A win over arch-rival Navy quickly took the sting out of the loss to the Eagles with Bryran McWilliams, who took the quarterback reins in the fourth game of the season, carrying the ball for an eight-yard touchdown keeper that put Army in front, 20-9. The Midshipmen scored with 1:35 remaining, but their two-point conversion pass attempt fell incomplete and an onside kick attempt was recovered by Mark Mooney at the Army 42 as the Black Knights ended the regular season on a perfect note with a 20-15 victory that tied the all-time series, 41-41-7.
Army’s nine wins equaled the school record for season victories, the most recent in 1985 when the Black Knights defeated Illinois in the Peach Bowl. With the victory came the Commander in Chief’s Trophy, awarded annually to the winner of the round-robin competition among Army, Air Force and Navy.
With the season extended, the Cadets team would have one more chance to show their mettle with a date to play Alabama on Christmas Eve in the 55th-annual Sun Bowl in El Paso, Texas, telecast nationally by CBS.
Alabama was the most challenging team Army had faced it its two previous bowl appearances when the Cadets defeated Michigan State (10-6) at the 1984 Cherry Bowl followed by a 32-29 edging of Illinois the next year at the Peach Bowl.
Alabama, playing in its 41st bowl game, came into the game with an 8-3 mark and ranked No 20 nationally along with listing fifth in rushing defense.
The Crimson Tide opened their season romping over Temple (37-0) and Vanderbilt (37-0), then edged Kentucky 31-27 following an 86-yard touchdown drive in the waning moments. The Tide rebounded from a 22-12 defeat at the hands of Ole Miss with wins over Tennessee (28-20), Penn State (8-3) and Mississippi State (53-34) to stand 6-1. They split their final four games of the season suffering a 15-10 defeat to Auburn (which went on to play in the Sugar Bowl) and 19-18 edging to LSU, while beating Southwest Louisiana (17-0) and Texas A&M (30-10).
“Army was in the midst of a great season and everyone was very upbeat and optimistic, and we were not scared that we would be playing Alabama,” added Ullrich. “I recall there was great excitement and felt that this was a great challenge and by gum we were up to it.”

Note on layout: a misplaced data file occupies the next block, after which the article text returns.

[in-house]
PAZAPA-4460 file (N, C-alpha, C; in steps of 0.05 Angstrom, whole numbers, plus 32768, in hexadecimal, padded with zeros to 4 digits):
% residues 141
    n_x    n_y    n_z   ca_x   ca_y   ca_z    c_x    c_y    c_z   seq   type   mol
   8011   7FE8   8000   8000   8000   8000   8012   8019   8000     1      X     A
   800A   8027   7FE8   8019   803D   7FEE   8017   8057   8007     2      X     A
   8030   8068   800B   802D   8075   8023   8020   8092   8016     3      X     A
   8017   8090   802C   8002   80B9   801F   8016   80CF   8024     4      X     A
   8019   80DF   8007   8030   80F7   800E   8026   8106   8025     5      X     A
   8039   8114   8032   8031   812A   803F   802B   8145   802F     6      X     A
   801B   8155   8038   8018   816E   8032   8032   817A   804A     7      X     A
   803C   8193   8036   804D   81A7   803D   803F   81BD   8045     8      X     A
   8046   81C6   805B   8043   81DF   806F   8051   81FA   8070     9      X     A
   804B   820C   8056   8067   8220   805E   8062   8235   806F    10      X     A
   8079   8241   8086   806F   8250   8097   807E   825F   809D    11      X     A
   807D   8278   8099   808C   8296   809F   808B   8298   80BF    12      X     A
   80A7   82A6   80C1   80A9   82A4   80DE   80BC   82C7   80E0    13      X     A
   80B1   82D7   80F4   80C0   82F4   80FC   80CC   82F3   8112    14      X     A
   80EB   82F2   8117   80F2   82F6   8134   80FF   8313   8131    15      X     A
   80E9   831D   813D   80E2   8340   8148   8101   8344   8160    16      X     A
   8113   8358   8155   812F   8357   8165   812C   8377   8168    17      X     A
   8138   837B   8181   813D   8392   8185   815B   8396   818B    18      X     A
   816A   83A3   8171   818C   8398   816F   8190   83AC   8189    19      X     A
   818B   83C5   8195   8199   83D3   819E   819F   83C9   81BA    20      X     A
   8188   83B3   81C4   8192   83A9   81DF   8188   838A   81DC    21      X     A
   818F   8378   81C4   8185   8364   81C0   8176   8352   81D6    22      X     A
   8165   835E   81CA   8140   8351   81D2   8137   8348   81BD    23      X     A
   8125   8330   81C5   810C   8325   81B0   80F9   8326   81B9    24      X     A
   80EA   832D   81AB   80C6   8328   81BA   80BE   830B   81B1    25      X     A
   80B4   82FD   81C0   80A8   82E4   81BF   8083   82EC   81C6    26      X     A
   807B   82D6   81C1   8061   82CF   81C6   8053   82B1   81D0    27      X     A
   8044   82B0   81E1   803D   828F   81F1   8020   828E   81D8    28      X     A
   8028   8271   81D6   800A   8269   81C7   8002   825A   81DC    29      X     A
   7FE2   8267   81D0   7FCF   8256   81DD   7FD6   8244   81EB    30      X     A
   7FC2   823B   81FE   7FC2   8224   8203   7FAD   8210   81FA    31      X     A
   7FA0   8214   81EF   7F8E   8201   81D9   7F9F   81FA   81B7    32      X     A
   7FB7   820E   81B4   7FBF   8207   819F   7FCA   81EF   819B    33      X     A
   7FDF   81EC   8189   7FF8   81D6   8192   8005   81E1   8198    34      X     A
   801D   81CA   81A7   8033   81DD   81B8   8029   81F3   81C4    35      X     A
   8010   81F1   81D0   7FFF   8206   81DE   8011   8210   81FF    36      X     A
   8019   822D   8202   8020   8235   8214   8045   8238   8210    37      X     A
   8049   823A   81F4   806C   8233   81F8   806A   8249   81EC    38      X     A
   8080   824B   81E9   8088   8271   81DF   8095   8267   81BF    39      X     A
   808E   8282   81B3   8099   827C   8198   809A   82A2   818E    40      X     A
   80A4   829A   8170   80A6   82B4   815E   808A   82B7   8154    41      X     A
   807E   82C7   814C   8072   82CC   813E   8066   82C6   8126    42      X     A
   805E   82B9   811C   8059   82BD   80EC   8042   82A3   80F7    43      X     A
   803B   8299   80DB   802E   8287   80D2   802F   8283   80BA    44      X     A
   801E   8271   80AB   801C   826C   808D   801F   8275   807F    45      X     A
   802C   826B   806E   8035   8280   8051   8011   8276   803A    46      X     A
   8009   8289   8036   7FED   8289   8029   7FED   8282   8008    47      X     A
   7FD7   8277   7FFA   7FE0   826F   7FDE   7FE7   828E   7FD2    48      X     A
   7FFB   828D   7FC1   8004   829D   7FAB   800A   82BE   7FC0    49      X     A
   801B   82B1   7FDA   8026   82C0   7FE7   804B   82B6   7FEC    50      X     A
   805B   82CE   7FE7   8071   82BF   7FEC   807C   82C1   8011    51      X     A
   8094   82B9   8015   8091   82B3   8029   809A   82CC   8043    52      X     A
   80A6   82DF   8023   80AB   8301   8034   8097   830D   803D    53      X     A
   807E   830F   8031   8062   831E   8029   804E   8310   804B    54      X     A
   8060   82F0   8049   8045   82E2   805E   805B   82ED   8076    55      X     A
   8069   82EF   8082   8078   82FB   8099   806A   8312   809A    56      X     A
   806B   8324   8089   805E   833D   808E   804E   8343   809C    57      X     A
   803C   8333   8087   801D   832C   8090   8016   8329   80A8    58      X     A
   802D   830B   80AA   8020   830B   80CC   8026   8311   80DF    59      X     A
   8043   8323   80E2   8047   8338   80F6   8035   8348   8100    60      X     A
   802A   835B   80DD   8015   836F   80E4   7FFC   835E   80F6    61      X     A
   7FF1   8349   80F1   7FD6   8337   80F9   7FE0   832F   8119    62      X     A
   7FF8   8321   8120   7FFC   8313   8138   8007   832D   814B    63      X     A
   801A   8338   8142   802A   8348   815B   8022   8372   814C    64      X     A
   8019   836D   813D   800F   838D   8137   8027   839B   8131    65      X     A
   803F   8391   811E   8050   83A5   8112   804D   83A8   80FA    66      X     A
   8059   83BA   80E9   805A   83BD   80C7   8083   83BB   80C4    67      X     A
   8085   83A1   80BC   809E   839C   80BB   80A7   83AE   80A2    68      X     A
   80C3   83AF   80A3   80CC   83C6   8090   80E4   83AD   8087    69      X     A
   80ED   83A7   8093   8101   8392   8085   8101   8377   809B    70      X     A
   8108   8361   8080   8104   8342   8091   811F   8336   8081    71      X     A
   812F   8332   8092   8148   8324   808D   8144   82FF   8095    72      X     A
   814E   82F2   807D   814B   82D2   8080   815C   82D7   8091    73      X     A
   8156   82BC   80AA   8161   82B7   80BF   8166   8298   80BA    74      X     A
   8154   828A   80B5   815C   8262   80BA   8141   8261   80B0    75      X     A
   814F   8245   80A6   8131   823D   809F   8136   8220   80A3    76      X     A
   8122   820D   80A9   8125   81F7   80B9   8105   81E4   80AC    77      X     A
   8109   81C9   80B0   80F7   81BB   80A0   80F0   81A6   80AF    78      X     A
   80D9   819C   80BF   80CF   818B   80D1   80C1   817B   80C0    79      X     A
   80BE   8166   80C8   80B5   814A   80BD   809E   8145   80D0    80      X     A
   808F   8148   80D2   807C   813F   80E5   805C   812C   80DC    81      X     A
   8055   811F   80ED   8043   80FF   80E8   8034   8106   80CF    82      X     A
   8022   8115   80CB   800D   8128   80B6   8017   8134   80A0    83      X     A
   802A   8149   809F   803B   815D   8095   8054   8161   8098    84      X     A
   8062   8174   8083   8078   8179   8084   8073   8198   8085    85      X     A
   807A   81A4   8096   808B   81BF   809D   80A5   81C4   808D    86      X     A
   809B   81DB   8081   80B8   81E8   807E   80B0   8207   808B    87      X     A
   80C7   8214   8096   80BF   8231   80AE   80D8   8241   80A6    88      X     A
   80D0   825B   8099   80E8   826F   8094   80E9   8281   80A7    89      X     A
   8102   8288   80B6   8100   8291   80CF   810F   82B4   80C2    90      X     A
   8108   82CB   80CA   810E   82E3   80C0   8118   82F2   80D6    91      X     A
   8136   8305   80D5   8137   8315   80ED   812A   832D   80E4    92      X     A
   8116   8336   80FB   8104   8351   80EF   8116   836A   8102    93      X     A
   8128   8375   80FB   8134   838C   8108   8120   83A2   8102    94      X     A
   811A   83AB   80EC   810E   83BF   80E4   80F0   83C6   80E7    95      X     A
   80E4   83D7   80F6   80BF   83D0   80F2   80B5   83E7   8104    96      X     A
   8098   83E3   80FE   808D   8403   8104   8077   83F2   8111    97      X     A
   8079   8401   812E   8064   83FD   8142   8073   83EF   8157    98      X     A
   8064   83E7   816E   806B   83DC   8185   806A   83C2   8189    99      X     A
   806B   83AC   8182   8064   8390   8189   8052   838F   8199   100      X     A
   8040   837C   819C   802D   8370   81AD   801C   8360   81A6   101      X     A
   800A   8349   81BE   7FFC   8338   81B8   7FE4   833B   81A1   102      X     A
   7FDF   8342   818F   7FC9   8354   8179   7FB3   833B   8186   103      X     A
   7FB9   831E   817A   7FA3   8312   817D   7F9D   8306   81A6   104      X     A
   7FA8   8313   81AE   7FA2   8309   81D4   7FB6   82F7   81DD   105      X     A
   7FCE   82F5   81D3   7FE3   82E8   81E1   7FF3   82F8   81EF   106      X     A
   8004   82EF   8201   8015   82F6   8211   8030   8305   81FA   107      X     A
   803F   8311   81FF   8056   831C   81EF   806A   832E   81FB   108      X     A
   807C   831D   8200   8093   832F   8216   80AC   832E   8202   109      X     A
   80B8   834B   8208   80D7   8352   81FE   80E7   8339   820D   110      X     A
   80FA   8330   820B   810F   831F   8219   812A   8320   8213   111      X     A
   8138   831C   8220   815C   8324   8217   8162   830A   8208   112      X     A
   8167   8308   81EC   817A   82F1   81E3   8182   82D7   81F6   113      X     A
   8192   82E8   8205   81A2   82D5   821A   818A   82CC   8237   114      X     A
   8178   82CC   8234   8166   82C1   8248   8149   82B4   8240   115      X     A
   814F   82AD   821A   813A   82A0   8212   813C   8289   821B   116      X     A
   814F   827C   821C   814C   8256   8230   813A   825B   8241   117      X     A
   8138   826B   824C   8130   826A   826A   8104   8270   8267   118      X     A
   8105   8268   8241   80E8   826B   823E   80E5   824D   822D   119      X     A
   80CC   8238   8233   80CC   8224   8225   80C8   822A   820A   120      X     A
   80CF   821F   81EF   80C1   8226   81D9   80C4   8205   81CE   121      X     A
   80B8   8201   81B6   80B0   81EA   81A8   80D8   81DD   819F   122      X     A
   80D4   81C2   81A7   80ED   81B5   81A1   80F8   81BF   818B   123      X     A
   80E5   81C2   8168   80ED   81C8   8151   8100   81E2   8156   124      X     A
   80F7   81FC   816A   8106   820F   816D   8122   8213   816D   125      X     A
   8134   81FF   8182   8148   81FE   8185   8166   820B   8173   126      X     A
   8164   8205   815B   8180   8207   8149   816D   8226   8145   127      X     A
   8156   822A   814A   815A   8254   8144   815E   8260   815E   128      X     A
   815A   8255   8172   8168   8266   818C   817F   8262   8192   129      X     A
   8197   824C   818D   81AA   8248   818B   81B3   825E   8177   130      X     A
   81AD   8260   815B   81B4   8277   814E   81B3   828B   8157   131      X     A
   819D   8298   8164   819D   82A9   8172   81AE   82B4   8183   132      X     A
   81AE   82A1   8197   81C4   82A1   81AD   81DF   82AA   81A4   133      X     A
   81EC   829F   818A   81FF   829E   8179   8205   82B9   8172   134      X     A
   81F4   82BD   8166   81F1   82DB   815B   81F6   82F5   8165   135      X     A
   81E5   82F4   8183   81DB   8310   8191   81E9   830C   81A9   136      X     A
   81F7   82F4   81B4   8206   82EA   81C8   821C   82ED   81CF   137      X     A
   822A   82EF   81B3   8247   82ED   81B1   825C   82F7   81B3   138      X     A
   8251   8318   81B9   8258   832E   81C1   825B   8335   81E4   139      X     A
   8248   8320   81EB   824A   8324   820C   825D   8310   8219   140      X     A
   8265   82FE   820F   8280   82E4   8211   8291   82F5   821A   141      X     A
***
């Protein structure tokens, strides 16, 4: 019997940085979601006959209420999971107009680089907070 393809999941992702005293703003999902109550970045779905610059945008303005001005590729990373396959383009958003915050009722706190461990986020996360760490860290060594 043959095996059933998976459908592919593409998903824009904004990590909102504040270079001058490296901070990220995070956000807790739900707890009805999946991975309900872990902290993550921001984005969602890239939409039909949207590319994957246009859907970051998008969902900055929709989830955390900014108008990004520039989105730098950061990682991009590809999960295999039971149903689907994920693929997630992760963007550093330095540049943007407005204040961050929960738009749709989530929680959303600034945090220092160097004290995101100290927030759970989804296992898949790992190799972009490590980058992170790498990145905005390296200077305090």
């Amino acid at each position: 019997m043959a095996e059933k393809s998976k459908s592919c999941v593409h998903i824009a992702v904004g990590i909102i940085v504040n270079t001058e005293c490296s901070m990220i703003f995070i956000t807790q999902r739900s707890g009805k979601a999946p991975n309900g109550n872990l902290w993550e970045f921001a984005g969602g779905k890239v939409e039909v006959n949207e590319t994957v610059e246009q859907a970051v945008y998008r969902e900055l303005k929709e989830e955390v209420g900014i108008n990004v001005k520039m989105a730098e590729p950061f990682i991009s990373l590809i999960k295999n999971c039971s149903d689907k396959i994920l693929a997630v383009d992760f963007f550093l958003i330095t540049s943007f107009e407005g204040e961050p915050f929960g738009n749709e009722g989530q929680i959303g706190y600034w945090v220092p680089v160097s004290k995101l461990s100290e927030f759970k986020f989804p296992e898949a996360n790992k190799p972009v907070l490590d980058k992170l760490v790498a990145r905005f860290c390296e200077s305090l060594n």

The game was featured as the air attack (Alabama) vs. the ground attack (Army), and the Crimson Tide was favored by 14 points. No other team in all of the 17 postseason bowl matches was a bigger underdog then the Black Knights.
A headline in one of the El Paso newspapers the morning of the game said “Army has class, Bama has talent.” The writer called attention to the fact that the game would be Football Factory U’s time to shine, but not only did Army win respect in that game, but showed it had its share of talent as well. .
Young and his squad shocked the Bama press and fans when they scored less than three minutes into the game before a crowd of 48,719. The Cadets led, 14-13, by halftime after pounding out 232 rushing yardage. However, two blocked field goals in the second quarter by All-American and Butkus Award winner Derrick Thomas would come back to haunt Army.
Alabama took its first lead of the game, 20-14, early in the third quarter on a 69-yard drive that culminated in a 23-yard down pass from David Smith to Greg Payne.
It proved short lived as Army answered back behind a 58-yard breakaway run that set up Mayweather’s second score of the day. On the very next series, O’Neal Miller intercepted Smith’s pass for a 57-yard touchdown return as Army went into the final stanza leading, 28-20.
The momentum switched to Alabama in the fourth quarter as Smith put together a pair of fourth-quarter scoring drives ending in a 32-yard field goal and 2-yard touchdown run as the Tide escaped with a 29-28 win in a game that ranks as one of the Top 25 in Sun Bowl history.
Alabama’s defense was ranked fifth nationally with its per-game average of 95.7 yards, yet the Black Knights finished with 350 yards rushing
“Alabama was one of the better teams in the country. We played them and beat them in everything expect the score,” said Coach Young, who will be joined today at halftime by members of the Sun Bowl Team who can look back to the success they enjoyed 20 years ago when Army almost took down Goliath.